Guest Post: No fortune of birth

Nick Shackel
Cardiff University

Suppose you are born with valuable talents or to wealthy parents. What is added if we say that your talents or wealth are a fortune of birth? I say, nothing! This is merely a misleading way of repeating that you were born with good possessions. It is misleading because it seeks to insinuate what requires proof and in fact, as I shall now show, cannot be proved.

What this statement seeks to insinuate is used as a premise in an argument that you do not deserve the advantages you accrue because of the good possessions you were born with. To deserve the advantages you would have to deserve the good possessions and you do not deserve the good possessions because it is mere luck that you possess them, because those possessions are a fortune of birth.

Now there are later steps in this argument that can be resisted. It need not be true that advantages that flow from possessions acquired by luck are undeserved, although at this point one might want to distinguish desert and entitlement. That, however, is not what I wish to consider here. I am concerned with the first step.

First of all, the phrase ‘fortune of birth’ is ambiguous between the meaning needed by the proponent of this argument, a meaning that entails what is had by fortune of birth is had by mere luck, and a meaning that simply refers generally to good possessions had at birth. This ambiguity makes the argument a fallacy by equivocation without some proof that good possessions had at birth are possessed through mere luck. I shall argue that the latter is false, from whence it follows that no proof is available.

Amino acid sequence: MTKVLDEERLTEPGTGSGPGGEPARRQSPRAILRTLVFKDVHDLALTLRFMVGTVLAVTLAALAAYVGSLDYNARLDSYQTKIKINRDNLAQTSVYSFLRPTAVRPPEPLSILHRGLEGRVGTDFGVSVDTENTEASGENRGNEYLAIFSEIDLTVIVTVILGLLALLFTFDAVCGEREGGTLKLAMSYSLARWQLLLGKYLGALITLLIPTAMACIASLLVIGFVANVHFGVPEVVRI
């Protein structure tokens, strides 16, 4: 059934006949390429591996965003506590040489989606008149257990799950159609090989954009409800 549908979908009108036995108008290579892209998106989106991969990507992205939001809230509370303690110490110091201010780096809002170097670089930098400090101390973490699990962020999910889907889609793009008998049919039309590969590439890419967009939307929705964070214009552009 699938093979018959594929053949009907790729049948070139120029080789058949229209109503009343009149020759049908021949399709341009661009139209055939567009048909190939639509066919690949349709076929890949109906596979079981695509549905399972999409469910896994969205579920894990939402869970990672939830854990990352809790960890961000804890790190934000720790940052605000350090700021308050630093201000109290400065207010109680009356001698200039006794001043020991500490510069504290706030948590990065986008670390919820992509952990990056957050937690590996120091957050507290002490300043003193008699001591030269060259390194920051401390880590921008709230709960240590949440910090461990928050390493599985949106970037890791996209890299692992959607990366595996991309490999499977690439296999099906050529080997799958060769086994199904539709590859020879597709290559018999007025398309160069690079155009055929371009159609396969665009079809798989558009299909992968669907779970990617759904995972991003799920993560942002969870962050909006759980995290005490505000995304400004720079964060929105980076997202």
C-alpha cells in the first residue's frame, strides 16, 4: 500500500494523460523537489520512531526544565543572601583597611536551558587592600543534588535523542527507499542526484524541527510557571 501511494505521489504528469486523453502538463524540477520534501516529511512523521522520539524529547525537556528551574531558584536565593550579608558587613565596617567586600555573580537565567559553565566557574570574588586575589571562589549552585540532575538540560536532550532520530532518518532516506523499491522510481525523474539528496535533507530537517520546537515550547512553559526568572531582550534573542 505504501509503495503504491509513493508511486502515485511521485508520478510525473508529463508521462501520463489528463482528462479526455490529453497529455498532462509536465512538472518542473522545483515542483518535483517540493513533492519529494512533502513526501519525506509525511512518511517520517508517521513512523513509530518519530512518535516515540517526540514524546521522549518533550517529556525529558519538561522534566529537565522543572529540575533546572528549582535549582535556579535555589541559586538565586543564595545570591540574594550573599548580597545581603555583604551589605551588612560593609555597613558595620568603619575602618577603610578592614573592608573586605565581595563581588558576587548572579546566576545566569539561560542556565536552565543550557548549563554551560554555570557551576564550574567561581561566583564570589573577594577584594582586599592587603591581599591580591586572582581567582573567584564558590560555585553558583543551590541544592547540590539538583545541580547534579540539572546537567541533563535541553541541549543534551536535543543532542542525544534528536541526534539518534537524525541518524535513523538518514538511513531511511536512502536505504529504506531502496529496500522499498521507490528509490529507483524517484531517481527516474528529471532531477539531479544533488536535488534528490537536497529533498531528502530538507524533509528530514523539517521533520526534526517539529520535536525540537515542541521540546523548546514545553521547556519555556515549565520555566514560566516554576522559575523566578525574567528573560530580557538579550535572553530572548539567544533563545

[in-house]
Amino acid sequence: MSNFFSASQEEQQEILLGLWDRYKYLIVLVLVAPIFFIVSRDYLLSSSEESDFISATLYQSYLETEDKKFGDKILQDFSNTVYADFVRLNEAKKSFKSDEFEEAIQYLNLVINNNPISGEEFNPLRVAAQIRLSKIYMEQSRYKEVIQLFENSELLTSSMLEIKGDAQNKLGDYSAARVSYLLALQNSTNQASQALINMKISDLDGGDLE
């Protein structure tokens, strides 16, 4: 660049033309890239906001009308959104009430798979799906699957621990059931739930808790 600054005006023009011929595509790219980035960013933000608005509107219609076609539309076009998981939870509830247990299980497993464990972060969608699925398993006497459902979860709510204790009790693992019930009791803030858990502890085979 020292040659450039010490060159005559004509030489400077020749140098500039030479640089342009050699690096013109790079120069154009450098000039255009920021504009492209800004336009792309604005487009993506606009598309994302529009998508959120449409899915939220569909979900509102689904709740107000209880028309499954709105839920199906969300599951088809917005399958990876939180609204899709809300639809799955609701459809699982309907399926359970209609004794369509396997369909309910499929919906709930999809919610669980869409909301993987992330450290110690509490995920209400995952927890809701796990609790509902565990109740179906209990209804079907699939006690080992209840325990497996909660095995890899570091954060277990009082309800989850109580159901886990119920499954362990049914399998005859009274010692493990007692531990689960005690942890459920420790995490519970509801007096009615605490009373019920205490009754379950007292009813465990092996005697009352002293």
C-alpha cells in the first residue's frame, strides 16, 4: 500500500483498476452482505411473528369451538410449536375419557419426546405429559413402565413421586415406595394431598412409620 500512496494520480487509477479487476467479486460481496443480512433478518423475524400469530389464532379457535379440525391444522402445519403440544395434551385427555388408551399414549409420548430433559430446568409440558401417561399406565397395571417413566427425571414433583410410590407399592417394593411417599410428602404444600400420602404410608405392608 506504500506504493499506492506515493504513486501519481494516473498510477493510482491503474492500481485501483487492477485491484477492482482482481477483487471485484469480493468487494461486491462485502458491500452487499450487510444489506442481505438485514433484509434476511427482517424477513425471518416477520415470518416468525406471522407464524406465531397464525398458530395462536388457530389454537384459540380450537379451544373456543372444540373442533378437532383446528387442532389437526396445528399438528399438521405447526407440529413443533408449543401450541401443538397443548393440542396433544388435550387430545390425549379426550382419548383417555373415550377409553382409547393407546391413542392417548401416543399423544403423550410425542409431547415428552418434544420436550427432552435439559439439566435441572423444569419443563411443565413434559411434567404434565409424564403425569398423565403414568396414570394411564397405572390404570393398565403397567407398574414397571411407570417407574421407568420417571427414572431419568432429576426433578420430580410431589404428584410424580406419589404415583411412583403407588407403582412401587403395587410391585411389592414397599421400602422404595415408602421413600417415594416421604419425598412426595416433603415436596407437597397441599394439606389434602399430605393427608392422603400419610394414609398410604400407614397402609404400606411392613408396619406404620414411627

Clearly this ambiguity is rooted in the ambiguity in the word ‘fortune’ itself, which may refer to luck and may refer to goods possessed. We need some neutral term and from hereon I am going to use the term ‘birth goods’. So we don’t end up arguing about a word I’m going to give the word ‘fortune’ to my opponent. If birth goods are a fortune of birth then they are had by luck. I am denying the premiss that birth goods are a fortune of birth, in this sense of fortune.

The advantages acquired because of birth goods depend greatly on their development by education and by whatever advantages your parents are able to provide you. I do not want to get confused by arguments purportedly about the fortune of birth which are in fact about illegitimate acquisitions posterior to birth. So we don’t end up in the wrong argument, from here on I am going to make the simplifying assumption that your parent’s wealth is legitimately owned and your social context is one in which whatever you acquire from it because of your birth goods is acquired justly.